Opinion by Richard Baird Posted 6 August 2020
Oji is a sushi brand of firsts. It is the first in New Zealand to use fully recyclable and biodegradable packaging and the first to use all free-range products. This is a significant move forward and marks the brand out from well-established competitors. Oji opened in New Zealand with two locations in Auckland’s Commercial Bay, a place where they source their salmon, with the intention of franchising and developing smaller service station, mall and food court concessions in the future.
With a desire to attract attention, to be recognised as a fun and memorable brand and differentiate it from other sushi chains in the country, whilst channelling something of the Japanese culture, Oji worked with Seachange to create its brand identity. Following a trip to Japan, and inspired by colliding worlds of tranquility, craft and refinement, vibrancy, neon and pop, the studio developed a visual language of character and characters. These boldly link the biodegradable packaging with interior graphics, menus, signage and website.
Head chef Yukio Ozeki leads the Oji kitchen. He is a renowned figure in Japanese and fusion cuisine in Auckland, co-owning Azabu having risen up the ranks at Ebisu. Ozeki’s deep respect for Japanese traditions of sushi making gives Oji Sushi its authenticity.
The visual identity is an intersection of illustrated and typographic characters. Drawing on the name Oji, which translates to Uncle in Japanese, Seachange created an iconic sushi character. This is supported by an “Oji says” tone of voice, anthropomorphising further, to deliver direct messaging around sustainability and quality, with simple alliteration to drive messaging home quickly. “Smiles not air miles” is also a neat little phrase.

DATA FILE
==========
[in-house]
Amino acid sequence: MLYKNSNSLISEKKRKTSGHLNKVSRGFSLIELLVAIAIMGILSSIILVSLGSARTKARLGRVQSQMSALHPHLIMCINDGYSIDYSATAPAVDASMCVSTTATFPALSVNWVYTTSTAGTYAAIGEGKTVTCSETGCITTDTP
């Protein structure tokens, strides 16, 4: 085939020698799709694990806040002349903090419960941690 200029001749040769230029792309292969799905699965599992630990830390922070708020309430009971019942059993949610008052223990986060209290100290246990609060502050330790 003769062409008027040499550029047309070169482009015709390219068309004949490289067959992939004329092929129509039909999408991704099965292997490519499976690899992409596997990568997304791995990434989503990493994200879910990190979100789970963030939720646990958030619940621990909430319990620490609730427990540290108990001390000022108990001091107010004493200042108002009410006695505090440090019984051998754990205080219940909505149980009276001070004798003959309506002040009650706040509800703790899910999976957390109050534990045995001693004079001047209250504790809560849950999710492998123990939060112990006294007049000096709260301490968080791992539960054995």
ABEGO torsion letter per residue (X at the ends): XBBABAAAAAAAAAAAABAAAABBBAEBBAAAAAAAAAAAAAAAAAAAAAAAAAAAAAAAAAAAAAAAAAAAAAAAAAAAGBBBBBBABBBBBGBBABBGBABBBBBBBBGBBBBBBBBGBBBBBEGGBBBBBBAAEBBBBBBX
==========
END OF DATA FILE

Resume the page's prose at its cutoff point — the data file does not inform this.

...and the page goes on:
Simplicity and repetition, delivered through form, motion graphics and colour blocking, perfectly characterises the sushi experience and drawing out a playfulness and distinction. It takes a careful hand to be able to balance these without becoming overly simplified and absent of character. Also check out Seachange’s work for We Compost and Supertrash.
The simple form of the Oji character offers a flexibility and range of expressions. He takes the form of a sushi roll, can grow and morph to fill space, can wink, get sliced, create patterns, bend and dance. In conjunction with type and grid the work manages to derive quite a bit of range across various surfaces from a very simple form. Again, it is in the repetition of process used in sushi preparation and the form of sushi itself that give the character and associated visual language meaning and humour.
The associated material language of sustainability is apparent in the packaging, and this provides a communicative nuance, you feel the brand’s positioning in your hands, and is supported elsewhere through words and action. Further, material and graphic language creates contrasts, and a dialogue between modernity and tradition, craft and convenience. An interior design of oak, hand glazed Japanese tiles and traditional Japanese norens juxtaposed alongside bright neon signage, looping motion graphics and projected images of Oji on the wall takes a busy urban visual language of different periods, and distils these down into franchisable components, whilst maintaining a fun and recognisable character. There is enough range, rooted in the process and product, to keep it all interesting. More from Seachange on BP&O.